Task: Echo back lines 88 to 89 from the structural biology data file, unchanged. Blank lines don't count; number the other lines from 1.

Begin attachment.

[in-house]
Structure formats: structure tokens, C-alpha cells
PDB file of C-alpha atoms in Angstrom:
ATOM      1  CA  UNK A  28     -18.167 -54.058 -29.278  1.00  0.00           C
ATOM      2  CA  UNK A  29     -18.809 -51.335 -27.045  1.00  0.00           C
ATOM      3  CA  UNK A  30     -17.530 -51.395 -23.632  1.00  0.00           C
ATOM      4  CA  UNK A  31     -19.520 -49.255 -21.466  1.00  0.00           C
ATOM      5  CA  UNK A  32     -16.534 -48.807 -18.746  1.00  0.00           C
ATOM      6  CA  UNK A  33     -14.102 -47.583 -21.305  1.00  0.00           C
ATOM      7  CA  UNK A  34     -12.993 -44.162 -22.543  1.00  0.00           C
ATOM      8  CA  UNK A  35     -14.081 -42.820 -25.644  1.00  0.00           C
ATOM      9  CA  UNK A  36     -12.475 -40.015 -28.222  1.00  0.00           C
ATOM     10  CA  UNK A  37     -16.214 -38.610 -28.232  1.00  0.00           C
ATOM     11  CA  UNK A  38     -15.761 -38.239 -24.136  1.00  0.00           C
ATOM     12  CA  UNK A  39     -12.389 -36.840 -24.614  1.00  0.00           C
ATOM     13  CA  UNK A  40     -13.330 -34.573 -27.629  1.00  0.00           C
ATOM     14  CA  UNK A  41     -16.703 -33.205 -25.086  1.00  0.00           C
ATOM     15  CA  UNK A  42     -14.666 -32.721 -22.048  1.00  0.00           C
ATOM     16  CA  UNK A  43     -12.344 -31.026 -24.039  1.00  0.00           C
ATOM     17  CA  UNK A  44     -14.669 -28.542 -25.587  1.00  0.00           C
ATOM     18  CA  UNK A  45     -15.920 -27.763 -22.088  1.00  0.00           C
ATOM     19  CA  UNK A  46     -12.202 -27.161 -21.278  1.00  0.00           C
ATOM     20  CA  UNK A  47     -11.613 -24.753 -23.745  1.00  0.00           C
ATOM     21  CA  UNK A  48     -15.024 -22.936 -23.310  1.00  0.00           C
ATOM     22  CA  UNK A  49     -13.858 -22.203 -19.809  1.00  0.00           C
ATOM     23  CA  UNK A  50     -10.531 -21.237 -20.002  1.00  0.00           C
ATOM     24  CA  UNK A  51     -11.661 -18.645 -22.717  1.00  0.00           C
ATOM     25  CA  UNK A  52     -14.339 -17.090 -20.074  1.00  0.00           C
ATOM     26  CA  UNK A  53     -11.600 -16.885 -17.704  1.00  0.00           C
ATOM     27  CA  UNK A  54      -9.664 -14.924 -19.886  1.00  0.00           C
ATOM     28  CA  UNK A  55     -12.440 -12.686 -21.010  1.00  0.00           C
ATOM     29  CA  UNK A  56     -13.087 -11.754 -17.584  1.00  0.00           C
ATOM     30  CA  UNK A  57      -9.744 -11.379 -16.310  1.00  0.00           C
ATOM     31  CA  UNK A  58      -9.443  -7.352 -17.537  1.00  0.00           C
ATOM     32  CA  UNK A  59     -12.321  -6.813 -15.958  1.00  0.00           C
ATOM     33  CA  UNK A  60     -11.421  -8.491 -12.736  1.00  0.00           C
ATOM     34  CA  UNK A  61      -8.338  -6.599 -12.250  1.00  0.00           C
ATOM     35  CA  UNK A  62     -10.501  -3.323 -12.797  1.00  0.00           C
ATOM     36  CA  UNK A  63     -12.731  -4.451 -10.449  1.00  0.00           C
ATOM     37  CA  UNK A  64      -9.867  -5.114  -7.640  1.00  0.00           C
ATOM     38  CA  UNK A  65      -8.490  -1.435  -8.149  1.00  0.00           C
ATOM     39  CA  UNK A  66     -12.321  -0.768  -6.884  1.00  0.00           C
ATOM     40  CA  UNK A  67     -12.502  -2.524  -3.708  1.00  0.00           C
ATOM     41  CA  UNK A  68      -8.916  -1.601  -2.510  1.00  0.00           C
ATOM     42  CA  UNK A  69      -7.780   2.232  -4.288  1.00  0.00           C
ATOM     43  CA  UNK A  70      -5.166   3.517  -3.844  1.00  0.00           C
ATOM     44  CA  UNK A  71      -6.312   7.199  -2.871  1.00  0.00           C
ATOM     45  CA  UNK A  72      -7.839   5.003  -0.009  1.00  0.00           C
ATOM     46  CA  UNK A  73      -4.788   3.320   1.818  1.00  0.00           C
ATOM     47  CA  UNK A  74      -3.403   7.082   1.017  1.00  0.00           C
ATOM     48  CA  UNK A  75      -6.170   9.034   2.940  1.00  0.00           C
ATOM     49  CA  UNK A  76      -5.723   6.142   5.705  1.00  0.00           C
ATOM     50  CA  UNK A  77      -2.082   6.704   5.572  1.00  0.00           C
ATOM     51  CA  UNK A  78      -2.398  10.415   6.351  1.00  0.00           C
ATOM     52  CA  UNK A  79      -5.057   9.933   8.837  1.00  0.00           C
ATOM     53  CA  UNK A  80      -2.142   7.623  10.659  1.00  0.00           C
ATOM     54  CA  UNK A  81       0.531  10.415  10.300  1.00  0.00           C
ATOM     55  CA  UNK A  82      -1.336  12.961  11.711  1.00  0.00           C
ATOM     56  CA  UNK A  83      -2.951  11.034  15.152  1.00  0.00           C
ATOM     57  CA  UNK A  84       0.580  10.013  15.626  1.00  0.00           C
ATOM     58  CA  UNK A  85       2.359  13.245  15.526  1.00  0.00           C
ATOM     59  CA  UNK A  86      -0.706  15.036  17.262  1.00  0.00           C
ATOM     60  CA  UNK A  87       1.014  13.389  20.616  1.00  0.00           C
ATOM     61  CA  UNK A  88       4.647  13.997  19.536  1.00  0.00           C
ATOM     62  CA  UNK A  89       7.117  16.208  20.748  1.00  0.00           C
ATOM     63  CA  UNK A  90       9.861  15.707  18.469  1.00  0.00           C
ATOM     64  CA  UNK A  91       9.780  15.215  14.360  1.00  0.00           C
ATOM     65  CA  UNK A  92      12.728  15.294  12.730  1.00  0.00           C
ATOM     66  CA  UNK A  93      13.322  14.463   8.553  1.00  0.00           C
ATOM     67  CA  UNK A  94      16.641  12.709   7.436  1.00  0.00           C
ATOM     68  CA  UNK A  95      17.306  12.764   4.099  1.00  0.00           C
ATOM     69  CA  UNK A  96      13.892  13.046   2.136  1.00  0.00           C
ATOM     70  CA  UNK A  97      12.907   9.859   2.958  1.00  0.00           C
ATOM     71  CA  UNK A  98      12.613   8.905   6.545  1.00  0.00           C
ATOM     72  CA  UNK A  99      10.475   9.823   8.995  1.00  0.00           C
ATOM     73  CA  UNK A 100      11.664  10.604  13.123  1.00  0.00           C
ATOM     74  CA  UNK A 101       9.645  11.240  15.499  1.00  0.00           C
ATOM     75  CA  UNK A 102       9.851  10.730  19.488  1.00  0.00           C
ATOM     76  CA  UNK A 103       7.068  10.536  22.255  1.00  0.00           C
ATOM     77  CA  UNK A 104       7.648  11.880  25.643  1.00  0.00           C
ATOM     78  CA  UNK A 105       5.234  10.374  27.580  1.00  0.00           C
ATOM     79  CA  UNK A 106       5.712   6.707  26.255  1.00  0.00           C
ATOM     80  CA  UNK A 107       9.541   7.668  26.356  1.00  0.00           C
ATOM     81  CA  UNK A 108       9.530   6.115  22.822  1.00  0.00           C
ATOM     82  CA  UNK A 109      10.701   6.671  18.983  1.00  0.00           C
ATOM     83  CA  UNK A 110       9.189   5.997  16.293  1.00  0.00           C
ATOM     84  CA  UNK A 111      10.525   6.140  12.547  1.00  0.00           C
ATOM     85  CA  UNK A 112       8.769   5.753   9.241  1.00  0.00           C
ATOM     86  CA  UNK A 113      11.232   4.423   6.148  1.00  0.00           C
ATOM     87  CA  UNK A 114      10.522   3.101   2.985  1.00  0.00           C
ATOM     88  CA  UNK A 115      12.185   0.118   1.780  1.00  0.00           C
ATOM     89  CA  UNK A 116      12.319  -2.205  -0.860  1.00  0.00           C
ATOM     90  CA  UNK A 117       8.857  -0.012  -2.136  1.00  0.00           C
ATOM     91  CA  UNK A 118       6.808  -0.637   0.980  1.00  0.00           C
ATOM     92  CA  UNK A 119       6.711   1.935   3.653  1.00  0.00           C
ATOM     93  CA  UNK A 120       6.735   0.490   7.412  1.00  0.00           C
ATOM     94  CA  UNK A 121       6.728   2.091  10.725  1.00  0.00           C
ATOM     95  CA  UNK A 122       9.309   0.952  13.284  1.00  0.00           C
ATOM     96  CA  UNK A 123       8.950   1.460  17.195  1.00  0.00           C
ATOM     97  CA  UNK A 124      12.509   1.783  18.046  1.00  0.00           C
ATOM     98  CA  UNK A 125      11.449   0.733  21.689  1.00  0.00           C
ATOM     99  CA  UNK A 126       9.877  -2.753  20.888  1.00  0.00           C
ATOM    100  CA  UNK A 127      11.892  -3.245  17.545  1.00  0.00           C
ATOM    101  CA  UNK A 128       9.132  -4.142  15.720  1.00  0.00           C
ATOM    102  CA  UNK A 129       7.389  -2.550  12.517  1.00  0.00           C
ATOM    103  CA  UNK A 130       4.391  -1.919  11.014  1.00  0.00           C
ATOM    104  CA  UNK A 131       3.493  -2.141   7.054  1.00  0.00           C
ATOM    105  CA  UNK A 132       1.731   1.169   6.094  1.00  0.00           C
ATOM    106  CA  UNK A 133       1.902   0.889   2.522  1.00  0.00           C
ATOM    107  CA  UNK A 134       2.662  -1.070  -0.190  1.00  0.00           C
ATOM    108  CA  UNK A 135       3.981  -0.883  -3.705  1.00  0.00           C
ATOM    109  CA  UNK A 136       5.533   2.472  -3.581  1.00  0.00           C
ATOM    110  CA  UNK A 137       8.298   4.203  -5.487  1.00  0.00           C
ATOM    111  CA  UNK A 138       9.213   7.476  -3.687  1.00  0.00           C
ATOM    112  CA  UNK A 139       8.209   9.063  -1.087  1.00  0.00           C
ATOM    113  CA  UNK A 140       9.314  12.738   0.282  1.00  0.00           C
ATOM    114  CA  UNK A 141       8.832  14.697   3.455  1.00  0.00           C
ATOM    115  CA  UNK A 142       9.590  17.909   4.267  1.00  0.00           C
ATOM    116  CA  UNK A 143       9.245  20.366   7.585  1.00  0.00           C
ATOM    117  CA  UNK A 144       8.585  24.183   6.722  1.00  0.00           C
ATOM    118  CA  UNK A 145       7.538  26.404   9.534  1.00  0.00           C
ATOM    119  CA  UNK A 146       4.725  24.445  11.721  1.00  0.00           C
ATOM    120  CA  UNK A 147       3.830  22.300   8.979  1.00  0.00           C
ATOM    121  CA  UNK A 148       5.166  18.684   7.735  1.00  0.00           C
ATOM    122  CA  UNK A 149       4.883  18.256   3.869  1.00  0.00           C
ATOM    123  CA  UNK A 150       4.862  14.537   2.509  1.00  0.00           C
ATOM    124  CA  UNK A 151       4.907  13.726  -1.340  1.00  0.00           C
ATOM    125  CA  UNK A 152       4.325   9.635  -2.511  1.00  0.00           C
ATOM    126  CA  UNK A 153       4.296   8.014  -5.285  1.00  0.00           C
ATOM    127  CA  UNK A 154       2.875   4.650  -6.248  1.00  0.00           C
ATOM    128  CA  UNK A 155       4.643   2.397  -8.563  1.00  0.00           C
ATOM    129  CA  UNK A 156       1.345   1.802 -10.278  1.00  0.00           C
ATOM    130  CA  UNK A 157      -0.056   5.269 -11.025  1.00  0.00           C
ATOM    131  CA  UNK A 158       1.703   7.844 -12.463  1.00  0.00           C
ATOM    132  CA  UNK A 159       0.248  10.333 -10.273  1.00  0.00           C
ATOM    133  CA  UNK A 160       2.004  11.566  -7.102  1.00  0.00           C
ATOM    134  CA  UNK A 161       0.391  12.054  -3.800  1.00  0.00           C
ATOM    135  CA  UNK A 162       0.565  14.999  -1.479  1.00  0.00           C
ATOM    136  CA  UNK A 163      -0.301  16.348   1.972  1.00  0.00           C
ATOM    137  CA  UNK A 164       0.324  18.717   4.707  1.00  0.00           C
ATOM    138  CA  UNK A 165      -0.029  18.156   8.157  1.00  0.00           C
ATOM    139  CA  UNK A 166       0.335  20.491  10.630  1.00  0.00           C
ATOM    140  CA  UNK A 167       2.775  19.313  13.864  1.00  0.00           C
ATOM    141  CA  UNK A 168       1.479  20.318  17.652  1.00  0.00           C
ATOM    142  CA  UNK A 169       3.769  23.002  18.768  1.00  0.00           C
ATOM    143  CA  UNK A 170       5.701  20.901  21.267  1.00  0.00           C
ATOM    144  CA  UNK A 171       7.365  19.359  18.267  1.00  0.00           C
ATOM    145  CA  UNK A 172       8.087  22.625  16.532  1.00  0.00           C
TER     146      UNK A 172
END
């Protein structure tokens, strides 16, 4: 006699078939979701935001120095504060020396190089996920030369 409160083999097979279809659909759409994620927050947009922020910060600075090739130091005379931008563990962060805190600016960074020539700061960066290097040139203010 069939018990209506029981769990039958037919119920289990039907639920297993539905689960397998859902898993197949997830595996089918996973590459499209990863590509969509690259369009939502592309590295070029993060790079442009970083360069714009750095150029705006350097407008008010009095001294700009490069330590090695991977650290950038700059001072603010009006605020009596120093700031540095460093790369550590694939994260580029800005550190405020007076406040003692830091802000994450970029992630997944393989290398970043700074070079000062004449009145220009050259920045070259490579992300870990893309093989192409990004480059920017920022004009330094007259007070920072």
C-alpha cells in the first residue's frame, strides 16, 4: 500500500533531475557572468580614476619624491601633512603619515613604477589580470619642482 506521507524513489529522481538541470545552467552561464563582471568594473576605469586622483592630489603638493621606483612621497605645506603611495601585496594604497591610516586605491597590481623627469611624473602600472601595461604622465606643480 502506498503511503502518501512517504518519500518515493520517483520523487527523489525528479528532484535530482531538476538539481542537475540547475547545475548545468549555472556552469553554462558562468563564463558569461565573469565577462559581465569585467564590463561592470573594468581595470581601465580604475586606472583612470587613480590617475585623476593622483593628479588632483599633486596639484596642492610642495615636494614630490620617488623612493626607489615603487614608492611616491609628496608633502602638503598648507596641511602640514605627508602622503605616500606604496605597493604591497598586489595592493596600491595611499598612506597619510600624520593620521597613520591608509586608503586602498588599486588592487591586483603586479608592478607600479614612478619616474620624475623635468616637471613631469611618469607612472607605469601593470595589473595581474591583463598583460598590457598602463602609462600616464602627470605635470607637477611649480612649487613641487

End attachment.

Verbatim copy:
ATOM     85  CA  UNK A 112       8.769   5.753   9.241  1.00  0.00           C
ATOM     86  CA  UNK A 113      11.232   4.423   6.148  1.00  0.00           C